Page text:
Talks aimed at restoring Northern Ireland’s government are to resume after the murder of journalist Lyra McKee.
The province has been without a government for more than 800 days following the collapse in power-sharing between unionists and nationalists.
But in a joint statement, Theresa May and Irish taoiseach Leo Varadkar said political leaders had heard an “unmistakable message” following the journalist’s murder on April 18.
On Wednesday, Catholic peacemaking priest Father Martin Magill challenged politicians as to why it had taken the death of the 29-year-old to unite them during her funeral.
Leaders have now agreed to establish a new process of political talks including Northern Ireland’s main parties - the unionist DUIP and nationalist Sinn Fein - to “quickly” re-establish” the devolved Northern Ireland Executive and Assembly.
May and Varadkar said: “In coming together with other political leaders in St Anne’s Cathedral to pay tribute to Lyra McKee, we gave expression to the clear will and determination of all of the people of these islands to reject violence and to support peace and a better future for everyone in Northern Ireland.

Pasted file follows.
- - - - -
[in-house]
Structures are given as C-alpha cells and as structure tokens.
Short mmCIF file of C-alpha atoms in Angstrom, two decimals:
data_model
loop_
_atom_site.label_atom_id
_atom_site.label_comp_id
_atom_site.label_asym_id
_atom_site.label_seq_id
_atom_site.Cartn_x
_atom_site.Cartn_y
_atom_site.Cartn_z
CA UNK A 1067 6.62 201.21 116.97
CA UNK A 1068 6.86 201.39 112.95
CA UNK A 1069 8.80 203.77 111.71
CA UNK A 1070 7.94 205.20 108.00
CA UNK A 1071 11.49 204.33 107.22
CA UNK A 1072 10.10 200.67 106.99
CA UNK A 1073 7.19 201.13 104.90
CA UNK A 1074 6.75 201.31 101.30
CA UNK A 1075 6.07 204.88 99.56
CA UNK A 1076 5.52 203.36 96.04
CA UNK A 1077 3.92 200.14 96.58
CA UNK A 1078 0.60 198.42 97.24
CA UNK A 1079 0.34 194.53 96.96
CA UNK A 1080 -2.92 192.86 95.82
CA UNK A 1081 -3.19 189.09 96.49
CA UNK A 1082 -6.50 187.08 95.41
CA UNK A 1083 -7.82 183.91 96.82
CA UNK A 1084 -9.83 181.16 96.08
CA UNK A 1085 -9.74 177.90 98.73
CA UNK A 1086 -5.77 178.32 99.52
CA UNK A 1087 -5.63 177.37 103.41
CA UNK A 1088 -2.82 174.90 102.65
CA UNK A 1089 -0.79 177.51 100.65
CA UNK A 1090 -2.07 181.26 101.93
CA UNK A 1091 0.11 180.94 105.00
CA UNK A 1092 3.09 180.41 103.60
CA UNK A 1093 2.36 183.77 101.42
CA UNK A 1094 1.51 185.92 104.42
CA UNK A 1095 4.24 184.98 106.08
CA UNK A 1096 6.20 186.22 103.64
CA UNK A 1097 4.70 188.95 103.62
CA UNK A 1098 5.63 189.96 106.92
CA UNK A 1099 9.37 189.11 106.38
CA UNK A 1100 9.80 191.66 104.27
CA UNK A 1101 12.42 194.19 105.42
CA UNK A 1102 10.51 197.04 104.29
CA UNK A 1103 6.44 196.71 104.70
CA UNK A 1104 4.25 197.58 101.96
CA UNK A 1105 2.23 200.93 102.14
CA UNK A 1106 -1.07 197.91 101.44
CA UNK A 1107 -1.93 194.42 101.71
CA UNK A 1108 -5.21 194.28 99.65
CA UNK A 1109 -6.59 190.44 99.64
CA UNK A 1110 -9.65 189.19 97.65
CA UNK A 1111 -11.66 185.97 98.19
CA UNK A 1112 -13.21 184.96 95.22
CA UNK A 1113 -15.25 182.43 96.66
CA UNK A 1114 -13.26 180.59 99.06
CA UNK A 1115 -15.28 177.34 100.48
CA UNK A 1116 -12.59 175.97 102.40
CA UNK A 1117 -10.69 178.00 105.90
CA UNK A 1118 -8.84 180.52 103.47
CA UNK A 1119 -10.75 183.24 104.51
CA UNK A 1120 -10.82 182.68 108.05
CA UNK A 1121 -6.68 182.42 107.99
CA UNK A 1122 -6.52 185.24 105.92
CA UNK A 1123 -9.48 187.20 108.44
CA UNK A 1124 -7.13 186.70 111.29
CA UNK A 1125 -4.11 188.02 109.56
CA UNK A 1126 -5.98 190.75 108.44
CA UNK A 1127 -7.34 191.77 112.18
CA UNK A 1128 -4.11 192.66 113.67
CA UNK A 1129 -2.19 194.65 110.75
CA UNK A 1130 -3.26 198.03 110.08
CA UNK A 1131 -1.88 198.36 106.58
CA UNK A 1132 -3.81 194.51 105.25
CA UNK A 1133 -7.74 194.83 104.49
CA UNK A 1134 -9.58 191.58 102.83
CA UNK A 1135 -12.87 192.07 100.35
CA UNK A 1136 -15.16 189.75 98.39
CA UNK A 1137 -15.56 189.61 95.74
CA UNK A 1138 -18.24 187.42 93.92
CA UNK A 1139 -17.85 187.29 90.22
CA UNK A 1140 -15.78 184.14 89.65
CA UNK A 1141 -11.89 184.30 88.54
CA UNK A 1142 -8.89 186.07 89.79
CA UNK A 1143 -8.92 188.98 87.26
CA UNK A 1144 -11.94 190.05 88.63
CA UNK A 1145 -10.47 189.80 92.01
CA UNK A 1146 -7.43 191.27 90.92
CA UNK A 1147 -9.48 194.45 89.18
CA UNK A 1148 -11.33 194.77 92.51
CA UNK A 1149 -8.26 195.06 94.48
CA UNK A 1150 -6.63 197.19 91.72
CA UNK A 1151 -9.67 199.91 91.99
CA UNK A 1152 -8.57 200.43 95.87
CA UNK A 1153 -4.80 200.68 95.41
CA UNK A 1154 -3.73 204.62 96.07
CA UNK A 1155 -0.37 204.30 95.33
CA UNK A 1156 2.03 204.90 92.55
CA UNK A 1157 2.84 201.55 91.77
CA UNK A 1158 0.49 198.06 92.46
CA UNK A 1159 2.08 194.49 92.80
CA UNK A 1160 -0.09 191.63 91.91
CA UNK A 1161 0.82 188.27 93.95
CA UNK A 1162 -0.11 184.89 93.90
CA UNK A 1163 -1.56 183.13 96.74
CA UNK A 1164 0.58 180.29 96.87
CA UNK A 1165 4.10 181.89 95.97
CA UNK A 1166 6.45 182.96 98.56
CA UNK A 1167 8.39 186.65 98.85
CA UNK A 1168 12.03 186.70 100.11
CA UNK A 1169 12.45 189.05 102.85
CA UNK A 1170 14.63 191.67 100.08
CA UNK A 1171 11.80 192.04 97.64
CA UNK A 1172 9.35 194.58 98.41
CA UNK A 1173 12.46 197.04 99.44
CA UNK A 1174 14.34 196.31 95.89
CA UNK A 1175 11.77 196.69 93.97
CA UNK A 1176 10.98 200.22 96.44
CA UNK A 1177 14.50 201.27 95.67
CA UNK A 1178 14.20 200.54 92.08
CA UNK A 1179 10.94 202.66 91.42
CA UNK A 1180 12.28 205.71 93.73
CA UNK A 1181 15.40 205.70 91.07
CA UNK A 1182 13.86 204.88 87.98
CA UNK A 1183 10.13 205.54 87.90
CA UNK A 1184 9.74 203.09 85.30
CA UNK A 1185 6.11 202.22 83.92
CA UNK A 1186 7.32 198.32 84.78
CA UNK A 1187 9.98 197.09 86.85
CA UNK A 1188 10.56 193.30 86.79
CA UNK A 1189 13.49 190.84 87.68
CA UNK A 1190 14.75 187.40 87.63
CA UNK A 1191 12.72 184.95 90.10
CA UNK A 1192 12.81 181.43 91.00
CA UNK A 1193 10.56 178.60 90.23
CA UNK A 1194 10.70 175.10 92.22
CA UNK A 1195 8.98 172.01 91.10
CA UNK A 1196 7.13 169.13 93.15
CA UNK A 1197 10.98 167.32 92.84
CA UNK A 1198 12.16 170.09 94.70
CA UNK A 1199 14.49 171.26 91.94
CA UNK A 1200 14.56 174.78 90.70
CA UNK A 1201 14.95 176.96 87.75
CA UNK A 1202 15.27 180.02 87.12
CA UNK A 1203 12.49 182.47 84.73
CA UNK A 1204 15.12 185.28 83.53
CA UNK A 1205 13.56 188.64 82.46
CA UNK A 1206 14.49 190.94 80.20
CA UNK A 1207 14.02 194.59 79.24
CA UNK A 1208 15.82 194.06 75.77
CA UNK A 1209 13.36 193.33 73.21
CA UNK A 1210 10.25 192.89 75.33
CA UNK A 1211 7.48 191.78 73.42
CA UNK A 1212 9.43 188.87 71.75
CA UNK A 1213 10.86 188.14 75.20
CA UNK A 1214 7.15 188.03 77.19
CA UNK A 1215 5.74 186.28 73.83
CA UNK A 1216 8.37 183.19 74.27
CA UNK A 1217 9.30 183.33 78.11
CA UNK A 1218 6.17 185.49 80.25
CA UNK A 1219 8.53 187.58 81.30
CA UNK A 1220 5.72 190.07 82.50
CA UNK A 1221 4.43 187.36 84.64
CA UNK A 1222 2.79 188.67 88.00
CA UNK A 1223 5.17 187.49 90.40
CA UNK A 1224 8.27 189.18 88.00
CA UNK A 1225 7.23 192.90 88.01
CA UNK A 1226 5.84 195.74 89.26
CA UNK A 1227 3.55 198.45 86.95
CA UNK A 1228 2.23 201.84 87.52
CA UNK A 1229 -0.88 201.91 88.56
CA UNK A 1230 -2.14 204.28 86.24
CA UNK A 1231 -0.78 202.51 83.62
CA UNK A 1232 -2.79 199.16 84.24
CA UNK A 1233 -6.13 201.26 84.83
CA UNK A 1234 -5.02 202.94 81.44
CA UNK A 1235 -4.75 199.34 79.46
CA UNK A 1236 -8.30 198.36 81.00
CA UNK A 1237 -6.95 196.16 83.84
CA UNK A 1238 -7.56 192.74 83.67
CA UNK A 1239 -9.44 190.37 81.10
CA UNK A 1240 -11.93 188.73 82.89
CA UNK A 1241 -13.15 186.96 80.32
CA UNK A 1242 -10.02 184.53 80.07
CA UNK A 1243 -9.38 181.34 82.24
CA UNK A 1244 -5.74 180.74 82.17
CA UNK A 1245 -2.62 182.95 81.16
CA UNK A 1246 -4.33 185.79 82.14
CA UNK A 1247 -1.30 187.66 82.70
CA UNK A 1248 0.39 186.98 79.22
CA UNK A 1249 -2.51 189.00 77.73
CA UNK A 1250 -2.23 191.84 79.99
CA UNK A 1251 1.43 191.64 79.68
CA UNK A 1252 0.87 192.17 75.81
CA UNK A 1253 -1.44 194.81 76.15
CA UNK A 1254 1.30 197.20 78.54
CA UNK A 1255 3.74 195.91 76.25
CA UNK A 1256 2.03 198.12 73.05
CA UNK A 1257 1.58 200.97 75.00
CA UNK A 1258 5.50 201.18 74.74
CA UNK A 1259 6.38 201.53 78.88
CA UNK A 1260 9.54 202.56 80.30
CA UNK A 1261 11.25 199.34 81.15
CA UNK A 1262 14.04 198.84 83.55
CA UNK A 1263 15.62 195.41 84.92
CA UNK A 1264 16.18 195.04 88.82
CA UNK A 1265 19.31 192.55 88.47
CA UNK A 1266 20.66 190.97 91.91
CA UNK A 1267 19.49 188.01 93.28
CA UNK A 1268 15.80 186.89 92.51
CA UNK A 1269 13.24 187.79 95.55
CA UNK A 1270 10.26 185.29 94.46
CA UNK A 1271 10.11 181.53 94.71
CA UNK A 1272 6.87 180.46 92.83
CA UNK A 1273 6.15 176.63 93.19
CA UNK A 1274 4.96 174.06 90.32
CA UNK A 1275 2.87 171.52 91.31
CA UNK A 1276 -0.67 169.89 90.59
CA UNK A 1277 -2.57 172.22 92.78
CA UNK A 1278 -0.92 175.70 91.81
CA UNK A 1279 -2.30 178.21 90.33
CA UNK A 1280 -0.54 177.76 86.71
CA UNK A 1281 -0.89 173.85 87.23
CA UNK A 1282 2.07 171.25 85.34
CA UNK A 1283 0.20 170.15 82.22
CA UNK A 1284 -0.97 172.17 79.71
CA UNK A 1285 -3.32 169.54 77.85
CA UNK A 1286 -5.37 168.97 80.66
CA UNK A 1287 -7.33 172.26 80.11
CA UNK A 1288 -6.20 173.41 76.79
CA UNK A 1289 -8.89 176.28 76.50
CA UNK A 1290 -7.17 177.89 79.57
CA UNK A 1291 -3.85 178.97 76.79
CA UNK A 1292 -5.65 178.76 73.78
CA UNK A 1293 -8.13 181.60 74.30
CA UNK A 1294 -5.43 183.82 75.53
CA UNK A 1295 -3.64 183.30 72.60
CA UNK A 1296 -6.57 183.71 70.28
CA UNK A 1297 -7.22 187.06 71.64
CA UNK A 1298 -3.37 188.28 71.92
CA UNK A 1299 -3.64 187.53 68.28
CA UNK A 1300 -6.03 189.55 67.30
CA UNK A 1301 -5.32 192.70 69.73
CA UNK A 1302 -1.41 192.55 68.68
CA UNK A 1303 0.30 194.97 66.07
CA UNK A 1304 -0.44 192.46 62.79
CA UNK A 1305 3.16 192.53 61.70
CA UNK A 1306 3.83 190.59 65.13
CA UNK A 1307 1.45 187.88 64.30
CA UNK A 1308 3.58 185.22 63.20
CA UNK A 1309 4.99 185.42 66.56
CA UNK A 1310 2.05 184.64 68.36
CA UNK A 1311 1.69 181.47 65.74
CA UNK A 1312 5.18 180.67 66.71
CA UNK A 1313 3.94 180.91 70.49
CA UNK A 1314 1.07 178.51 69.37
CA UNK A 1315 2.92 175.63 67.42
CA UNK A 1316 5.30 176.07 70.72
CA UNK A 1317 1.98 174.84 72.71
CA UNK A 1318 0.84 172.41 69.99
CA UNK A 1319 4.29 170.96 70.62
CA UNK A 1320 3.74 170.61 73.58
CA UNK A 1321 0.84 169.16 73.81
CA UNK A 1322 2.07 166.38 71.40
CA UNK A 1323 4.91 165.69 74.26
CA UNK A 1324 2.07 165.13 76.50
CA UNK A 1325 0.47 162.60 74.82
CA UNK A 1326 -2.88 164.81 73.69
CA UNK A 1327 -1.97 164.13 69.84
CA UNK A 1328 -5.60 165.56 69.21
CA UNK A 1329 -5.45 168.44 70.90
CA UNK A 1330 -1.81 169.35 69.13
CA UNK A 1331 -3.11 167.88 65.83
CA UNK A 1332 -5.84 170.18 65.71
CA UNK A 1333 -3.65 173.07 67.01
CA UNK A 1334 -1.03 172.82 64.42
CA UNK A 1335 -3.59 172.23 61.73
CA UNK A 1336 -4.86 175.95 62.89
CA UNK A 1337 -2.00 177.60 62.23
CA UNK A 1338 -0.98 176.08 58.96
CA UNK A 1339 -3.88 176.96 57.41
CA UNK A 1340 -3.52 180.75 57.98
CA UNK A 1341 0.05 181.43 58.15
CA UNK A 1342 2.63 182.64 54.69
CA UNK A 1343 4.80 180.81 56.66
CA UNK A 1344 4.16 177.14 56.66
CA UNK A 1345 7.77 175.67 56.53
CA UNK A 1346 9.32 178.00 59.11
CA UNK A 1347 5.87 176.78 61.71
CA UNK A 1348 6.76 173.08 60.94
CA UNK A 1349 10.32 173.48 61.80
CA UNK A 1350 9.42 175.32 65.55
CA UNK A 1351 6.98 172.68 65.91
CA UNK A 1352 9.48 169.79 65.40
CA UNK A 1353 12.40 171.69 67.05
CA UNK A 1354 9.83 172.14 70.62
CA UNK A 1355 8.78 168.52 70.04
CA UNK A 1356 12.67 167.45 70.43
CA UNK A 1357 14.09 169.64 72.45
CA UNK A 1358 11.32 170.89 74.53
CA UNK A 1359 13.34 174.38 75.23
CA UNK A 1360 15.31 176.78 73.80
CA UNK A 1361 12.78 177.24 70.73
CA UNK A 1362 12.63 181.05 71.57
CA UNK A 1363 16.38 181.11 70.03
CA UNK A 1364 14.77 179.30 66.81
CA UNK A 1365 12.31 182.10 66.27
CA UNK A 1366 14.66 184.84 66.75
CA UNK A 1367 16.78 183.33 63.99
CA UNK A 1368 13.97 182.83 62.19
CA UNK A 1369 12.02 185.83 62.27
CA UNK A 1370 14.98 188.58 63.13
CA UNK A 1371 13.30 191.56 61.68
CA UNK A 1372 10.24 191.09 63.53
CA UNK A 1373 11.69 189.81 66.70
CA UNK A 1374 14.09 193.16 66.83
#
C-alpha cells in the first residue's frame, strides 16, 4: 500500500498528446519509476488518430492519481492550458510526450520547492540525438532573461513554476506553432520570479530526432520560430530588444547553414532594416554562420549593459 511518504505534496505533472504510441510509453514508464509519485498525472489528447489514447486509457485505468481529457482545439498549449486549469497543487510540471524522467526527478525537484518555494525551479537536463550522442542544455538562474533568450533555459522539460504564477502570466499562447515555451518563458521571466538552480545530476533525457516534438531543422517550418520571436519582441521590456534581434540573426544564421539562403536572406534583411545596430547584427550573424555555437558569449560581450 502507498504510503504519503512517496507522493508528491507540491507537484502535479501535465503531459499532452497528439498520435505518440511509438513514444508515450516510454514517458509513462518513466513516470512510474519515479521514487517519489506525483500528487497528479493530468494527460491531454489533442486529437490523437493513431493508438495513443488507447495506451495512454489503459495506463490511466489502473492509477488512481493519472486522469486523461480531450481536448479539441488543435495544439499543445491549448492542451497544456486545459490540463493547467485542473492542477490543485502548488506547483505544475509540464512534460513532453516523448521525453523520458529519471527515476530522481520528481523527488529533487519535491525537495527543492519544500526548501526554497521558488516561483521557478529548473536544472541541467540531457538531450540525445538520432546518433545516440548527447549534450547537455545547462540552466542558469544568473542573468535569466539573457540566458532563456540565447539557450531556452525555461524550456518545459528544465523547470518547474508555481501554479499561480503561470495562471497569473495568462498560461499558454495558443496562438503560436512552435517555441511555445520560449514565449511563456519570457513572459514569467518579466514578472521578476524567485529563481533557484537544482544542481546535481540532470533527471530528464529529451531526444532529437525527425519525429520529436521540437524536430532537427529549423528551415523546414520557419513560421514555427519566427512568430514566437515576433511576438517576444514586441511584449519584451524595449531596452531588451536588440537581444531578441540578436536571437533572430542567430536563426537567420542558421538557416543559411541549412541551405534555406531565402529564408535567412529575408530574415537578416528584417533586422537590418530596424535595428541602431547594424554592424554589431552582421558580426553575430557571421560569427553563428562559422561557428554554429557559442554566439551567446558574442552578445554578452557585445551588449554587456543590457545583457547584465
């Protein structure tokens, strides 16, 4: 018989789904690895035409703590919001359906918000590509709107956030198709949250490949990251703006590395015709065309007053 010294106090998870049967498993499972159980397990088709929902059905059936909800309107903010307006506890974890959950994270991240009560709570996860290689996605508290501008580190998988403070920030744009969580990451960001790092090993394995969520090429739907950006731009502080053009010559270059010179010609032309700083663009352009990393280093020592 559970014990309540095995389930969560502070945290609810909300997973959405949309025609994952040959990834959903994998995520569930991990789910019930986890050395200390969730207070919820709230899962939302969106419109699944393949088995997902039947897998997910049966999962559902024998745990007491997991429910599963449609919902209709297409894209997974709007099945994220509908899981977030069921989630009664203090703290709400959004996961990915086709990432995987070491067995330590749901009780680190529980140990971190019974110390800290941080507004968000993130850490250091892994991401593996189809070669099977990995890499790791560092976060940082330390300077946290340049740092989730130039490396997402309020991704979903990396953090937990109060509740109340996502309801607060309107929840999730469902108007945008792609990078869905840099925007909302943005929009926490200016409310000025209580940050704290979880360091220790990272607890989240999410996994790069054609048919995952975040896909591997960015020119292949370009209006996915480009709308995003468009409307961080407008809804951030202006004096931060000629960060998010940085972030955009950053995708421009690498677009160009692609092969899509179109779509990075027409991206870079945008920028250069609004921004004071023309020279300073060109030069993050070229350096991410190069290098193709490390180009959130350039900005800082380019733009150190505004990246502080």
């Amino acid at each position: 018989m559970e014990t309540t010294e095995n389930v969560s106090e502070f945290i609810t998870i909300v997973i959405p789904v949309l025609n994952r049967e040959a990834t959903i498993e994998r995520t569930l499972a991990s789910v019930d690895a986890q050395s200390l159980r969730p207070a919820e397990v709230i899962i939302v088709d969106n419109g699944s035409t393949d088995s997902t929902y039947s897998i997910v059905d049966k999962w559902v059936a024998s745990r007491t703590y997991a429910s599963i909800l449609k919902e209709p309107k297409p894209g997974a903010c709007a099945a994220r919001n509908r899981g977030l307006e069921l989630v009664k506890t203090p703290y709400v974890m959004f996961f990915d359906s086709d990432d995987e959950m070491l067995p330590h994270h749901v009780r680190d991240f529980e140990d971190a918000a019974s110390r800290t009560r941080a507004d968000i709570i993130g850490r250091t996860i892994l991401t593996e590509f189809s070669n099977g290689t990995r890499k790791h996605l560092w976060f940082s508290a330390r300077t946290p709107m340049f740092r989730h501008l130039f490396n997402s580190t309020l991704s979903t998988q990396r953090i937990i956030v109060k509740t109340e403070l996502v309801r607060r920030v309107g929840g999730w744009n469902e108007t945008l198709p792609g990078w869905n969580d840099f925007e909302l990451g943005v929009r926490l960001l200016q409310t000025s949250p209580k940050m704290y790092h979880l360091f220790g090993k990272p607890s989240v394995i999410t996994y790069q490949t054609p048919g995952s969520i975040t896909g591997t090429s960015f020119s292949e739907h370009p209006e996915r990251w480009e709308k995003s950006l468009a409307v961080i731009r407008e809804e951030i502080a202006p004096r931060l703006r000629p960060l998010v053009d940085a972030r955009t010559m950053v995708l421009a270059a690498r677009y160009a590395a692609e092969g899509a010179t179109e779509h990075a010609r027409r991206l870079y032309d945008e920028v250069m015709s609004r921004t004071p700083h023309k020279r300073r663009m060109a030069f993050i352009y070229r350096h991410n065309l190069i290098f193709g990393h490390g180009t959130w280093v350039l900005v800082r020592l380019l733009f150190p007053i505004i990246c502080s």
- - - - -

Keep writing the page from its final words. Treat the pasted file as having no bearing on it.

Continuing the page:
“We also heard the unmistakable message to all political leaders that people across Northern Ireland want to see a new momentum for political progress.
“We agree that what is now needed is actions and not just words from all of us who are in positions of leadership.”
They said talks would now begin to re-establish the democratic institutions which underpin the Good Friday Agreement which paved the way for peace in Northern Ireland following decades of violence during the Troubles.
They will begin “as soon as possible” after local elections in Northern Ireland on May 2, with progress to be reviewed at the end of the month.
The institutions have been suspended for more than two years following a row between former governing partners the DUP and Sinn Fein. Endless rounds of negotiations failed to break the deadlock.
Sinn Fein has rejected DUP leader Arlene Foster’s latest offer to move the political impasse in Northern Ireland.
May and Varadkar said: “We understand the complexity of the underlying concerns of all parties, and the need for renewed trust, mutual respect, generosity and new thinking to resolve the issues.
“As Prime Minister and Taoiseach, we are determined to work together to ensure this process comes to a successful conclusion.”
Foster wants a twin-track approach where the devolved institutions are restored quickly to deal with issues like running the health service, while a separate process addresses disagreements like that over same-sex marriage.
Sinn Fein deputy leader Michelle O’Neill has rejected that and said issues like marriage equality and protection for the Irish language need to be delivered to pave the way for restoration of the devolved institutions.